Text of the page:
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SC David
Can't believe someone has had the patience and wherewithal to drive a Ferrari this far, but man, does this car have character. Nearly 220k miles on the odometer, and the wear and tear definitely shows on the interior and exterior, but it's in great shape considering the great distance it's traveled. The front bumper was covered with bugs from the trip over, but we just left it alone. Very refreshing to shoot a car as it sits, without having to worry about cleaning up this or cloning out that.

This was a quick shoot. Lucked out with some sunny weather in the morning, had to have the photos completed and submitted a few days later, and it's been barely one month since taking them and they're already in print. It's nice to be able to post a set with that kind of quick turn around, because they're still fresh in my mind.

Here's the story:

Feedback appreciated, harsh or otherwise!

The Long Haul by, on Flickr

The Long Haul by, on Flickr

The Long Haul by, on Flickr

The Long Haul by, on Flickr

The Long Haul by, on Flickr

The Long Haul by, on Flickr

The Long Haul by, on Flickr

The Long Haul by, on Flickr

The Long Haul by, on Flickr

The Long Haul by, on Flickr

The Long Haul by, on Flickr
They're nice, but a bit boring to be honest. Maybe try stepping back a bit and getting more scenery in
See, I have a different opinion.
Little cars in big backgrounds are great if you are shooting for a particular reason or to just be 'arty' but in the world of print, you are supposed to be providing information to a reader and they want to see the car larger in the frame so they can see what the car actually looks like.
I think you have provided the magazine with the right sort of photos that they would have required mate.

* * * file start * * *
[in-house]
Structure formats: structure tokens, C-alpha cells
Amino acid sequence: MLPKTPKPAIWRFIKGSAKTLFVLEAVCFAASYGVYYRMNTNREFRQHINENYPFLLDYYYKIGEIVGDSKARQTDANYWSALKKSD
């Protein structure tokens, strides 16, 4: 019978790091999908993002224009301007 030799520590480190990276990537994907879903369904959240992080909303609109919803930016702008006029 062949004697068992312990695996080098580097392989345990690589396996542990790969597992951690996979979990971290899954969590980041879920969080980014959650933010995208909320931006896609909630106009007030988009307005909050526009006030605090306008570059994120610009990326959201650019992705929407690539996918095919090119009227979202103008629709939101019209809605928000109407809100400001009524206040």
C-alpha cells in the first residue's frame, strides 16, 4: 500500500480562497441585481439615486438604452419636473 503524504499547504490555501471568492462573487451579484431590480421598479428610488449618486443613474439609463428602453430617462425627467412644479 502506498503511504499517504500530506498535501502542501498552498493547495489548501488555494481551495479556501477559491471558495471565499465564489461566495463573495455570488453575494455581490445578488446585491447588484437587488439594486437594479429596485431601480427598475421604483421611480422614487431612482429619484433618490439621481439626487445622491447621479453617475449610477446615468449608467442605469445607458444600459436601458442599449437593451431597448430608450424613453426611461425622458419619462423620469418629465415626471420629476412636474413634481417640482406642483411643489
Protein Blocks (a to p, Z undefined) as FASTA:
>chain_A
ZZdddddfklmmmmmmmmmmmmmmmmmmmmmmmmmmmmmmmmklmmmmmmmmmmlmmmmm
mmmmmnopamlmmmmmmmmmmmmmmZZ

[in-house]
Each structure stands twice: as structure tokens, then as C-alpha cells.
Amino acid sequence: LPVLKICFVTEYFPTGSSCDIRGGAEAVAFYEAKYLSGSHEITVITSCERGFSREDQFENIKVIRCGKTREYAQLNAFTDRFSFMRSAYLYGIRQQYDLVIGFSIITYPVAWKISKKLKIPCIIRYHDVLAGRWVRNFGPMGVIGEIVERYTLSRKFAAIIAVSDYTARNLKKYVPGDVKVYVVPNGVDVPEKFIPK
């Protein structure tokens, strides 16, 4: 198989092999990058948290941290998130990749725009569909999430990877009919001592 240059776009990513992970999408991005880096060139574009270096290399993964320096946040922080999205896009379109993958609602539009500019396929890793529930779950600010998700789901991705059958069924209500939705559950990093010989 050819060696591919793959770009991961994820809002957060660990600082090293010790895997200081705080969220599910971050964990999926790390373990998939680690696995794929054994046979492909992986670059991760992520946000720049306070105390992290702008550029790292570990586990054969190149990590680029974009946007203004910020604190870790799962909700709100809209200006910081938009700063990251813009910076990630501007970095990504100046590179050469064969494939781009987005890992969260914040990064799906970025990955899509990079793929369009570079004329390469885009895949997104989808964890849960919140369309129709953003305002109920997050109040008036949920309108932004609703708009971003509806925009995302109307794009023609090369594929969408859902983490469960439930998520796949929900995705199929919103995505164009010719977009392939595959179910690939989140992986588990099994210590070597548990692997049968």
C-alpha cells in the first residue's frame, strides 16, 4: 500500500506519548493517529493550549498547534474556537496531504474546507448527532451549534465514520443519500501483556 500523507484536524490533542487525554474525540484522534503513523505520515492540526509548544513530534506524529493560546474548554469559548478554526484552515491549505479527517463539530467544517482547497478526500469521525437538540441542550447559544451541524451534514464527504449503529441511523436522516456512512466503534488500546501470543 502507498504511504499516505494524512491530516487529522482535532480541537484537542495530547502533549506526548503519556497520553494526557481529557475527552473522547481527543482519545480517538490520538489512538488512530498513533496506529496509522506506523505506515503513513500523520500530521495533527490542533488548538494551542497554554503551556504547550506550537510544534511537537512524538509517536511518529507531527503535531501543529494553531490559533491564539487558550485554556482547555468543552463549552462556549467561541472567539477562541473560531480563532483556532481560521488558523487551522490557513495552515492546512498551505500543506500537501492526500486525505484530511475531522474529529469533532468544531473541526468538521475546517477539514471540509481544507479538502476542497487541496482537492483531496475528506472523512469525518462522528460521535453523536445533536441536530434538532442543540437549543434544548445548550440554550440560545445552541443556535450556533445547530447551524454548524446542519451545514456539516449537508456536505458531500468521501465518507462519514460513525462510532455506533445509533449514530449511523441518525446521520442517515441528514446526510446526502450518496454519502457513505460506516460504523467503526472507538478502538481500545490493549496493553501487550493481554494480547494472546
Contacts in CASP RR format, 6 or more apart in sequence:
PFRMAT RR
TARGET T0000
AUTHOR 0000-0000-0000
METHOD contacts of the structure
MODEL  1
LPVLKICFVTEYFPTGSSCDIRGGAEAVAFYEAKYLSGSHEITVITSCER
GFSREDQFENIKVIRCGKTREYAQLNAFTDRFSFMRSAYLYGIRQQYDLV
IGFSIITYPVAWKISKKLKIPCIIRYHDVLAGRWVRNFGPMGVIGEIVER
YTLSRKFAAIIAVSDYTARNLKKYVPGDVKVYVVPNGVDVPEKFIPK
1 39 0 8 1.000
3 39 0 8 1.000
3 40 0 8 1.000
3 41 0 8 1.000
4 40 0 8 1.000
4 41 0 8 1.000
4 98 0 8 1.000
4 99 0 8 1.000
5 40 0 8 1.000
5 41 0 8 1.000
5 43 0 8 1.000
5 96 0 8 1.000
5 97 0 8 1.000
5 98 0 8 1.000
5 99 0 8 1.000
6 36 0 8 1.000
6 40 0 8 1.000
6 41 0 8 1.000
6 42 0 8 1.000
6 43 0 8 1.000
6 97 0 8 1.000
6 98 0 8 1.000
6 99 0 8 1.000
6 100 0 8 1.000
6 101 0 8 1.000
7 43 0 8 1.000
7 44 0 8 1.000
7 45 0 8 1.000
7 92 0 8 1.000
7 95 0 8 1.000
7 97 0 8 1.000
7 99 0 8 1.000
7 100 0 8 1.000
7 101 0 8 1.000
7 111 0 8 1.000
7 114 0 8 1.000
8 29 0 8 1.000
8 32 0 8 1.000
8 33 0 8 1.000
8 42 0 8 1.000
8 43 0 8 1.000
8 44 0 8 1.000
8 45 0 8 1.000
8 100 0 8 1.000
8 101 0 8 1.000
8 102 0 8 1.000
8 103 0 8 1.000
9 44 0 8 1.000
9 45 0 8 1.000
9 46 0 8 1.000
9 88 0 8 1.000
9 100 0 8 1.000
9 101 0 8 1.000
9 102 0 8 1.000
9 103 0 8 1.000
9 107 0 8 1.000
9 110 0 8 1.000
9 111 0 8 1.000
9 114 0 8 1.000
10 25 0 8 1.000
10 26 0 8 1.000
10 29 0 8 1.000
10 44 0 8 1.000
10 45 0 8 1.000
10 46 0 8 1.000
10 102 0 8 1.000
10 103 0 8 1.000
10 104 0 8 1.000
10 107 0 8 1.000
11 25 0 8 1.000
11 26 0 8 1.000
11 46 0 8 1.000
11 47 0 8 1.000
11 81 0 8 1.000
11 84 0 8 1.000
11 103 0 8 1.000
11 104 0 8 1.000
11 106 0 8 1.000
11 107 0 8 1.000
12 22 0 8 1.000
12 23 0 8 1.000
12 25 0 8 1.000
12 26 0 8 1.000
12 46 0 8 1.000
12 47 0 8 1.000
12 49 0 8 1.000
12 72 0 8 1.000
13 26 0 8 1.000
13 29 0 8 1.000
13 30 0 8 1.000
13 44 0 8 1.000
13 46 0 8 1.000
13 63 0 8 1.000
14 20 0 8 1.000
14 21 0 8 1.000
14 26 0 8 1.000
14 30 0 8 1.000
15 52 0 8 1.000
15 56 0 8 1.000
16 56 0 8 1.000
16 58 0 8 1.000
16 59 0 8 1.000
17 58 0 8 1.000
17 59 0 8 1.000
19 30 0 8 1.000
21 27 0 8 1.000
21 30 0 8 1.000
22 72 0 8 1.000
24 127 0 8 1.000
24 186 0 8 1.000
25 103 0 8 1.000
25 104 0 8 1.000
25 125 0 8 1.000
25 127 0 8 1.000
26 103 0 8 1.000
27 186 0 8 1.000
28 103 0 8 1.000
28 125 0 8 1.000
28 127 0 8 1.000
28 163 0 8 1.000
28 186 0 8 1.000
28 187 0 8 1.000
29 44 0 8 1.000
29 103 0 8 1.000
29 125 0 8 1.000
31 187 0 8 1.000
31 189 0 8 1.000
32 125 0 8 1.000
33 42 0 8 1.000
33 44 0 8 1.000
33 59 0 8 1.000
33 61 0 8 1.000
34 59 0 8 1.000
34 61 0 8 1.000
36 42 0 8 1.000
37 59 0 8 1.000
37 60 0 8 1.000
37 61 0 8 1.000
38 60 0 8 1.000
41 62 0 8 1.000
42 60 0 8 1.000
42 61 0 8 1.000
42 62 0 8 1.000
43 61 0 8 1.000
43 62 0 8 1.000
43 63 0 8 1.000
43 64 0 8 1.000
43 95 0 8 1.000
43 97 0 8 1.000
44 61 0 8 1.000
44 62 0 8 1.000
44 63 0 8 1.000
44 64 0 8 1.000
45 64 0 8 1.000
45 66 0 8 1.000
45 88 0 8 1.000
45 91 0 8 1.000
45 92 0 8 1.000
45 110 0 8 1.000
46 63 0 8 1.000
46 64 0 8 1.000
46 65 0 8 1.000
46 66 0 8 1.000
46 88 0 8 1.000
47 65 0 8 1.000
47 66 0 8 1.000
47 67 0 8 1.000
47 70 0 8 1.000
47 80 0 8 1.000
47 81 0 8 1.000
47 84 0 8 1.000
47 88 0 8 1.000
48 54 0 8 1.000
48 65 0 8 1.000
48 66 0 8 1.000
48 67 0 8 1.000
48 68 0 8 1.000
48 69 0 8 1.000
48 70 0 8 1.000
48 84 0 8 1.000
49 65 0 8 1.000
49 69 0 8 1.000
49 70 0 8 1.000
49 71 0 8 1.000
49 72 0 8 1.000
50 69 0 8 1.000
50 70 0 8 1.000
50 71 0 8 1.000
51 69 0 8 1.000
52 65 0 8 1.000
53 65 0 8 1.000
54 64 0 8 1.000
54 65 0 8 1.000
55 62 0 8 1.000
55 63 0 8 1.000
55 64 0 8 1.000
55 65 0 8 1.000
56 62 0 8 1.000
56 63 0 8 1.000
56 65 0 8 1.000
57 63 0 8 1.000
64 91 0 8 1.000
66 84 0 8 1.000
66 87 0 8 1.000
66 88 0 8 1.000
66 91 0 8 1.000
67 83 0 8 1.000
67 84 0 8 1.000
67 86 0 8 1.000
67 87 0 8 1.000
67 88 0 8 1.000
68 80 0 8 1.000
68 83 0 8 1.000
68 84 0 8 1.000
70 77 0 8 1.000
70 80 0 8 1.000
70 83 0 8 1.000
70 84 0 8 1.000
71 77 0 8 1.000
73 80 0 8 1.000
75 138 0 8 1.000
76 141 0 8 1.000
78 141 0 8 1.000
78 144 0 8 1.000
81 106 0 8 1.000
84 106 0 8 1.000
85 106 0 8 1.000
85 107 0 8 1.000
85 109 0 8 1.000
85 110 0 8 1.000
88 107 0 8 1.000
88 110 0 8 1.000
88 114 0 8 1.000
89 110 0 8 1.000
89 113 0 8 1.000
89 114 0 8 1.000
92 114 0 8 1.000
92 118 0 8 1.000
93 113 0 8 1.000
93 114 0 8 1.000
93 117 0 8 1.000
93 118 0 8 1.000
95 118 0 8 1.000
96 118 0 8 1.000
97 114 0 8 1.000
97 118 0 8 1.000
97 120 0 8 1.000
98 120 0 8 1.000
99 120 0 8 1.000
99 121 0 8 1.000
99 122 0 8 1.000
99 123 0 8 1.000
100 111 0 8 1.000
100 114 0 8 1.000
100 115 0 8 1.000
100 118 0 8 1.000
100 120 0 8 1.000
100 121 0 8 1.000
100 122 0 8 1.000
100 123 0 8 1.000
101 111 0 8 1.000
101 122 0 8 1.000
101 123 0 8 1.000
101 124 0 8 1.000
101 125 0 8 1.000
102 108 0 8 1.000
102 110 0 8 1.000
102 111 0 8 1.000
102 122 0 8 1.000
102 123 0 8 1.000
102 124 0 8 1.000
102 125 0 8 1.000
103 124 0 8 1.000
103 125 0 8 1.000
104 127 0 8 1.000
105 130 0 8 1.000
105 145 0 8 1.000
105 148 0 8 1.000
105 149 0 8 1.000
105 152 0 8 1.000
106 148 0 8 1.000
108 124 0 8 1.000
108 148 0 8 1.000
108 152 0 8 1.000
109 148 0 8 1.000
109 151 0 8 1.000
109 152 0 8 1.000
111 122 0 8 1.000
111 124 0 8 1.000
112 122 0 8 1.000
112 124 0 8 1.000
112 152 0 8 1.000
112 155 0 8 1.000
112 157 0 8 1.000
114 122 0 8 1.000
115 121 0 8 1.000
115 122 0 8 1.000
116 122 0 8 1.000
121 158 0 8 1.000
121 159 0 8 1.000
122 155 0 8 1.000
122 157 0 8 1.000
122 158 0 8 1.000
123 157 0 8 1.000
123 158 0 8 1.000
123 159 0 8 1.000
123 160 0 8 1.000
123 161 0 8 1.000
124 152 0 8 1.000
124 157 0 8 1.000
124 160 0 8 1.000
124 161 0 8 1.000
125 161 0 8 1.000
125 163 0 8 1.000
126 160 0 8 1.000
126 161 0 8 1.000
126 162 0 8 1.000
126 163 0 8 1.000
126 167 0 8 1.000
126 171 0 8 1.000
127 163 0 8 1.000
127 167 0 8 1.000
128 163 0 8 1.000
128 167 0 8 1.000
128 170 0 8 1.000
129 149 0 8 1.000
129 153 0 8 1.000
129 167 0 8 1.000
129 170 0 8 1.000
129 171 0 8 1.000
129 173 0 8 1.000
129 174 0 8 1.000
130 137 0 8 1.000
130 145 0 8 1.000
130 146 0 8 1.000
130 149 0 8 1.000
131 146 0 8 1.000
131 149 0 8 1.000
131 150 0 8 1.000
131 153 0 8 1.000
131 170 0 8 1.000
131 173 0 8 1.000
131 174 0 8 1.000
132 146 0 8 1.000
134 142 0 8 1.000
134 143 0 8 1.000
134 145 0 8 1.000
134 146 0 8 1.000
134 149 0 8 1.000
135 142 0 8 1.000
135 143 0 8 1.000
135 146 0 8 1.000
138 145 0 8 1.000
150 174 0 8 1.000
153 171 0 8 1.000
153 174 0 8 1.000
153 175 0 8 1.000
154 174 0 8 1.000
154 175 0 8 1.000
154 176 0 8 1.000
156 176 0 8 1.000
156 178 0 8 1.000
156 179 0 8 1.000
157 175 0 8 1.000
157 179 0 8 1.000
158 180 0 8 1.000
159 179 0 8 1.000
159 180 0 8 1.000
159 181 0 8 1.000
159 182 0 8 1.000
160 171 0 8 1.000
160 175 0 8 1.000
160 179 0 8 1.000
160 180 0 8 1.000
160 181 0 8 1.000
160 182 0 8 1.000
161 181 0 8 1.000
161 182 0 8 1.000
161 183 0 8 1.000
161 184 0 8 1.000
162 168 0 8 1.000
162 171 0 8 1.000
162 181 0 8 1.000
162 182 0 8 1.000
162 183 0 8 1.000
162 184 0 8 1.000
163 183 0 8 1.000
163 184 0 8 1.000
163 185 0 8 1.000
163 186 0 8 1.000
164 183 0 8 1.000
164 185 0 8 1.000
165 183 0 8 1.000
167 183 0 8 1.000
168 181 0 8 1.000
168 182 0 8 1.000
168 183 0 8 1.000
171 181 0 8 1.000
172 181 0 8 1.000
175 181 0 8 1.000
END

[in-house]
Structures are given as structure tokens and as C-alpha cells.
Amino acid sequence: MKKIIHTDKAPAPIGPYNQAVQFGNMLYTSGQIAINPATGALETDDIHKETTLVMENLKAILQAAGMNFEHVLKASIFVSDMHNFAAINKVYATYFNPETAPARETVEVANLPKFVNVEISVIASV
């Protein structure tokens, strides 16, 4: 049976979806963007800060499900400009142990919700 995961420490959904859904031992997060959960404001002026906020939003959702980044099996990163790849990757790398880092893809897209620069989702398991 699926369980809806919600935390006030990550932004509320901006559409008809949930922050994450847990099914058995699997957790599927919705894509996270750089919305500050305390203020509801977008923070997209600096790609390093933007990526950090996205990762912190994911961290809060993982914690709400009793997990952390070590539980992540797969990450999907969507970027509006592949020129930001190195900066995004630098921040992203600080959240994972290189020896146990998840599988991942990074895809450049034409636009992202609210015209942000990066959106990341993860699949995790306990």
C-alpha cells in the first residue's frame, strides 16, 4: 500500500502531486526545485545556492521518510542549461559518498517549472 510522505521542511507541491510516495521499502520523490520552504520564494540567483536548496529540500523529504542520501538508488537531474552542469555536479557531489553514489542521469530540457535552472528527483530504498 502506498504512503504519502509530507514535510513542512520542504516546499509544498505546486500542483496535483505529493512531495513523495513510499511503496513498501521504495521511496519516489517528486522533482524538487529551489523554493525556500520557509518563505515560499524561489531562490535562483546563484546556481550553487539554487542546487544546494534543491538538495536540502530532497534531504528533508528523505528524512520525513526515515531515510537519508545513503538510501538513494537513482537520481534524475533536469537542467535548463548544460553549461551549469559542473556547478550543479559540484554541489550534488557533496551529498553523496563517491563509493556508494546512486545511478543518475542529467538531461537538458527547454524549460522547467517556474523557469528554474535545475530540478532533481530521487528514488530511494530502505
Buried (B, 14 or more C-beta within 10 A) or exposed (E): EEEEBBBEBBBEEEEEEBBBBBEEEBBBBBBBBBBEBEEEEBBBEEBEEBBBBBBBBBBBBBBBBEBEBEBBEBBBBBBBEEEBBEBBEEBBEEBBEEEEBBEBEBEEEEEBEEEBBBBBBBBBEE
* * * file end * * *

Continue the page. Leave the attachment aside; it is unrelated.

If you like the set you provided and the magazine liked them that is all the matters.
The one thing I do agree with is lucking out with the conditions - bummer indeed.
SC David
Thanks for the feedback gents. I agree with the both of you.

GFW - I understand what you're onto there. In the name of creating clean images, I find myself going for rather plain backdrops which sometimes means they can be a bit stale. I shoot a decently wide photo from most angles in case the AD likes a background for use as an opener, but aside from the one or two wide framed shots, the other photos he'll choose are framed much tighter for the reasons OLSKOOL mentions. You'll see on their site that they take some of my close framed shots, and crop them even tighter still for online use.

OLSKOOL - You're dead on. I take artistic liberties for a few of the shots in each set, and maybe one or two of them will make the cut. Otherwise it's straight forward front 3/4, rear 3/4, dead front/rear, etc, with close framing and not a whole lot of background. The car's always gotta be the main subject. The location for this shoot in particular is a perfect example of this sort of restraint, because just over the hill there are superb views of the Golden Gate Bridge and the Pacific, but the editor and AD nearly always prefer the background be neutral and tied to a specific or particularly recognizable locale (unless the story is about the car in that location).
Brent B
You know, I actually really like this set. It's just so simple and old school (reminds me of car books from the 80's and 90's), and for some reason that's so appealing to me. It's like you said -- this is "Something a little different". I love that you didn't over-process this or do any major chopping. Kudos for a great, simple, and attractive set.

Okay, okay, I do have one critique to add: the flash on #2 is a little too obvious. Raspberry.gif Other than that, thumbs_up.gif


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Superb photos, amazing car smile.gif
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